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Robert Kappel and Helmut Reisen

The G20 »Compact with Africa« – Unsuitable for African Low-Income Countries

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DIGBIB-Permalink: http://www.fes.de/cgi-bin/gbv.cgi?id=13441&ty=pdf

  • The »Compact with Africa« (CWA)—an initiative within the G20’s finance track—is a key pillar of the G20 Africa Partnership. In its resolution—adopted by G20 finance ministers and central bank governors in Baden-Baden on March 17-18, 2017 —the G20 has acknowledged its special responsibility to join forces in tackling the challenges facing the world’s poorest countries, especially in Africa. Notwithstanding that declaration, the CWA gives little attention to the specificities of the many low-income countries on the African continent.
  • TheCWA’s macroeconomic framework has an orthodox agenda, with a set of well-known (neoliberal) recommendations: fiscal discipline, redirection of public expenditure, tax reform, financial liberalization, elimination of barriers to foreign direct investment, privatization of state-owned enterprises, deregulation of market entry and competition, and secure property rights. However, this agenda does not adequately reflect major African challenges: lack of jobs, poverty, insufficiently integrated economies, and low levels of industrialization.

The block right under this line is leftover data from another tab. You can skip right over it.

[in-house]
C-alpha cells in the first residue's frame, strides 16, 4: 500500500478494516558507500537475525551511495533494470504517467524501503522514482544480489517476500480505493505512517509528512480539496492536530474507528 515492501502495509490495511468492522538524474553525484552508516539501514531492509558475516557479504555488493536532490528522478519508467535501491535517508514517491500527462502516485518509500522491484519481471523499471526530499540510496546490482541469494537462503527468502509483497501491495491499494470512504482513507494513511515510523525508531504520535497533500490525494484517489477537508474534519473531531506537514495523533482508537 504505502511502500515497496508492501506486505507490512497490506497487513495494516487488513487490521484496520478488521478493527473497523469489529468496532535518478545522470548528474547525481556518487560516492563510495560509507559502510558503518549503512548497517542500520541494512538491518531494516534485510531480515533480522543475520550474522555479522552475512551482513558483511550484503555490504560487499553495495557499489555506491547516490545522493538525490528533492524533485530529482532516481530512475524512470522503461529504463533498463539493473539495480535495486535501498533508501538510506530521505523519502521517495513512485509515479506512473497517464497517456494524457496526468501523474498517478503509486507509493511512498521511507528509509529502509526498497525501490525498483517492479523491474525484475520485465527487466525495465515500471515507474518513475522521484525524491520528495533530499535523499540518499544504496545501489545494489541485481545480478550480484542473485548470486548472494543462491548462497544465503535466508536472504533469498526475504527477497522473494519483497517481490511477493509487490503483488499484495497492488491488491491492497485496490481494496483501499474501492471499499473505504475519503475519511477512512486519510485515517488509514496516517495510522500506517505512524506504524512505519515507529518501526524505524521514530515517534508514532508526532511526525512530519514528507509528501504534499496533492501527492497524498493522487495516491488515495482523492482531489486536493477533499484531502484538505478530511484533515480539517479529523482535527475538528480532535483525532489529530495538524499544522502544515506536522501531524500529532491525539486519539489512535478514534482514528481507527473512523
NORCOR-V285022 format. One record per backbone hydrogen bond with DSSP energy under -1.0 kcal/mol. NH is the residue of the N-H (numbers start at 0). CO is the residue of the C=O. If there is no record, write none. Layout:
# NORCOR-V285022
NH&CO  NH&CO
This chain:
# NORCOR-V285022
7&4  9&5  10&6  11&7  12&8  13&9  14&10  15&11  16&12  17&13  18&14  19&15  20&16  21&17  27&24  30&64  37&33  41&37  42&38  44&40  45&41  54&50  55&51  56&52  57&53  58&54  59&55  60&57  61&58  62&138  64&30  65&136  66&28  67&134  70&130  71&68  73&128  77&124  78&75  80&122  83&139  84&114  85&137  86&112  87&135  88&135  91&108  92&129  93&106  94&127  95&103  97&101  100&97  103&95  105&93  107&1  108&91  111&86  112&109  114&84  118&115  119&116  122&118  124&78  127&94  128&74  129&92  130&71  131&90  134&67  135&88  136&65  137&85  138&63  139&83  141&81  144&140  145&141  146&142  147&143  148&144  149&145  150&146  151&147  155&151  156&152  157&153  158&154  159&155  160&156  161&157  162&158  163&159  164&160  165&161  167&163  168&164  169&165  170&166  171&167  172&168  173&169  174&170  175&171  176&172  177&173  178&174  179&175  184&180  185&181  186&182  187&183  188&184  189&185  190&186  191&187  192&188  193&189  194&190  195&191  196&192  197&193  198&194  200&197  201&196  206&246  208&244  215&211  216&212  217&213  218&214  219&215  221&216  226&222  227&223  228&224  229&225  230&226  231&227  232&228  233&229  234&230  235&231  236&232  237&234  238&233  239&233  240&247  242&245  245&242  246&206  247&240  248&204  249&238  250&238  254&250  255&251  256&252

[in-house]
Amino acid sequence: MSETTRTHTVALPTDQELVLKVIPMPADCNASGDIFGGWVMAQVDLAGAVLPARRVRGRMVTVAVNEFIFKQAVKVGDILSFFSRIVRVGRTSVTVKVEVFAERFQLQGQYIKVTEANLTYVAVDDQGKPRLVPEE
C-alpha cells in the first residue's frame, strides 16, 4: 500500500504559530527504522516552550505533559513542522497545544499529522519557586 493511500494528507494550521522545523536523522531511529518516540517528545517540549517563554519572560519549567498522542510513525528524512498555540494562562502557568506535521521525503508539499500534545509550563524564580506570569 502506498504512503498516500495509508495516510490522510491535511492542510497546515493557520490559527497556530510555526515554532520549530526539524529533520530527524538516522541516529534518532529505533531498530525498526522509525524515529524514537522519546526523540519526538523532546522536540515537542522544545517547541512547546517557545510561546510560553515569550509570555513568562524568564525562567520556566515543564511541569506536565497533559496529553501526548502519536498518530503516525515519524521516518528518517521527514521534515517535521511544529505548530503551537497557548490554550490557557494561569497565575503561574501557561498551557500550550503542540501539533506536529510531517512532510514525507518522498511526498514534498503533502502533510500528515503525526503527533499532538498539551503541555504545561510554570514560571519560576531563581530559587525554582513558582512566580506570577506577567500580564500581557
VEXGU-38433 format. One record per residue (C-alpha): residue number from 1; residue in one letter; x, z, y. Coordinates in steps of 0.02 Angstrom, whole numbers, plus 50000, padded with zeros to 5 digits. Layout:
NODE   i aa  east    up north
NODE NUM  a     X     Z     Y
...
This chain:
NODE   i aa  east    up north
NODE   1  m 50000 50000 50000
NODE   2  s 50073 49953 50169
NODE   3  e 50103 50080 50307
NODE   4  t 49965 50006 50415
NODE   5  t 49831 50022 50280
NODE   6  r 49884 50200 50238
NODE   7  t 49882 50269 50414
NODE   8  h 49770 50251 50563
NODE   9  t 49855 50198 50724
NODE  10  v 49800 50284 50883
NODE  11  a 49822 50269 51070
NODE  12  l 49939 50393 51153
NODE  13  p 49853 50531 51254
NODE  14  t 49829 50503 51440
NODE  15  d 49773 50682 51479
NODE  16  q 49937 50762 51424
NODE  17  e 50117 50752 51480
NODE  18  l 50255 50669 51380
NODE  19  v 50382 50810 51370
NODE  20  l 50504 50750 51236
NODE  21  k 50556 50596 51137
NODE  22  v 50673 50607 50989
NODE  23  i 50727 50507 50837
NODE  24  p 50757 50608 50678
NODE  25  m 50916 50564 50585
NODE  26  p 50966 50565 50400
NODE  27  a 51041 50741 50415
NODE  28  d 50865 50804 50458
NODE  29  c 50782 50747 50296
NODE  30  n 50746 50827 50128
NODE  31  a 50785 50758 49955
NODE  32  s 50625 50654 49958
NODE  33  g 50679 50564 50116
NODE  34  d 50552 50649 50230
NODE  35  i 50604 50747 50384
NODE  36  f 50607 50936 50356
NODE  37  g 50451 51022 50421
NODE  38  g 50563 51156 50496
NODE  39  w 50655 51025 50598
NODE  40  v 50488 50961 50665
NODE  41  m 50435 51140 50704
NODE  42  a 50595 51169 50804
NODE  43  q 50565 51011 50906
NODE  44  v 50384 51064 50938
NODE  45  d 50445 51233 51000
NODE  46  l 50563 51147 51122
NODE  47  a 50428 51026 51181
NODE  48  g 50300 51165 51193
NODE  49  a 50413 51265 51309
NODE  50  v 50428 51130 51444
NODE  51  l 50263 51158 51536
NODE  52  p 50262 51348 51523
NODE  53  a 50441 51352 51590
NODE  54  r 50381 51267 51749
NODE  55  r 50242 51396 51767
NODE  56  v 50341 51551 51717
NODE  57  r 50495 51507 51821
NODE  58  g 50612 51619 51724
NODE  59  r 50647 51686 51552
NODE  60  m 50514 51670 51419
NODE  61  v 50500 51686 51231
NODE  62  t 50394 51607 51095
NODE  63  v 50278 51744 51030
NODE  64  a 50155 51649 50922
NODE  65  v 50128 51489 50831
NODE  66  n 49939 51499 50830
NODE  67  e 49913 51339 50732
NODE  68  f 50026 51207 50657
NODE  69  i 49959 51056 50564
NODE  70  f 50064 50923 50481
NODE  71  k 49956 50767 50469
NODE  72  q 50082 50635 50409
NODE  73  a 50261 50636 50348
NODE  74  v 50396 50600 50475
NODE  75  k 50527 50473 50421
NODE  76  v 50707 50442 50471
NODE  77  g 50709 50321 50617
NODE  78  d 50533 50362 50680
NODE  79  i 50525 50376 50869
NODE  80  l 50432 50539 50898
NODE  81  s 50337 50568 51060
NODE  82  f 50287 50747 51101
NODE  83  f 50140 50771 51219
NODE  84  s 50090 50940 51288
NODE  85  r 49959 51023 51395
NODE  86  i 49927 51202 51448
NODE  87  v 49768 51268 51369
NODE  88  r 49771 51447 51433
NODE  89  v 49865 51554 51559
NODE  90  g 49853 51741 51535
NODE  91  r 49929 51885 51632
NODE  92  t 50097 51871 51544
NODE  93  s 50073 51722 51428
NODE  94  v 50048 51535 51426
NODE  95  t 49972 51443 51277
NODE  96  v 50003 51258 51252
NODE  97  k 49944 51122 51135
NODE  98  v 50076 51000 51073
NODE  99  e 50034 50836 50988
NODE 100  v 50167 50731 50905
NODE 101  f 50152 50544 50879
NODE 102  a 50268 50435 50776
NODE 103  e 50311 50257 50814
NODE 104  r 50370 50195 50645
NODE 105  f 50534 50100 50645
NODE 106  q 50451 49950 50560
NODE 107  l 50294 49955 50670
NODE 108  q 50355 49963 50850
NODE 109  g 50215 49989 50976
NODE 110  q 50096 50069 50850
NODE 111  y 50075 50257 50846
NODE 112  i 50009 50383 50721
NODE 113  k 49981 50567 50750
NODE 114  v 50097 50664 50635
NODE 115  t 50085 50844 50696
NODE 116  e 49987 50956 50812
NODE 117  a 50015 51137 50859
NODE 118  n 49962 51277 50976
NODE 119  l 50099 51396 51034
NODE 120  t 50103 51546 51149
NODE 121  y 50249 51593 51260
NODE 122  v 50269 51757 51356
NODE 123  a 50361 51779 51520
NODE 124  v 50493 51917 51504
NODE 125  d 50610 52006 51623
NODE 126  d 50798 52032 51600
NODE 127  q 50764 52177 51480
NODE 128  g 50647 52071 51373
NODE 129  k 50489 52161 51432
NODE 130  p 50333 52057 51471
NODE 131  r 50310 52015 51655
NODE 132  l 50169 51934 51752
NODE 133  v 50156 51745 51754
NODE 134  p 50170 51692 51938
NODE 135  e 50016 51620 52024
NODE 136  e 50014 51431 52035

• The CWA’s business framework primarily addresses regulatory uncertainties. Its agenda sets priorities regarding institutional and judicial bottlenecks, which include enactment of business rules, lack of access to information, and discretionary treatment by government officials. Although it is absolutely necessary to resolve these basic problems, the CWA falls short of proactive strategies to support African enterprises.
  • The CWA’s financing framework is centered on de-risking (blending) instruments to stimulate infrastructure investment by pension funds and life insurance companies. Public investment, rural credit organizations, and bank intermediation—funding vehicles of successful development in Asia and Europe—are ignored. The commitments proposed to African partner countries are unlikely to be effective in stimulating sustainable infrastructure, because institutional, banking, and liquidity prerequisites for blended finance do not yet exist in most of sub-Saharan Africa.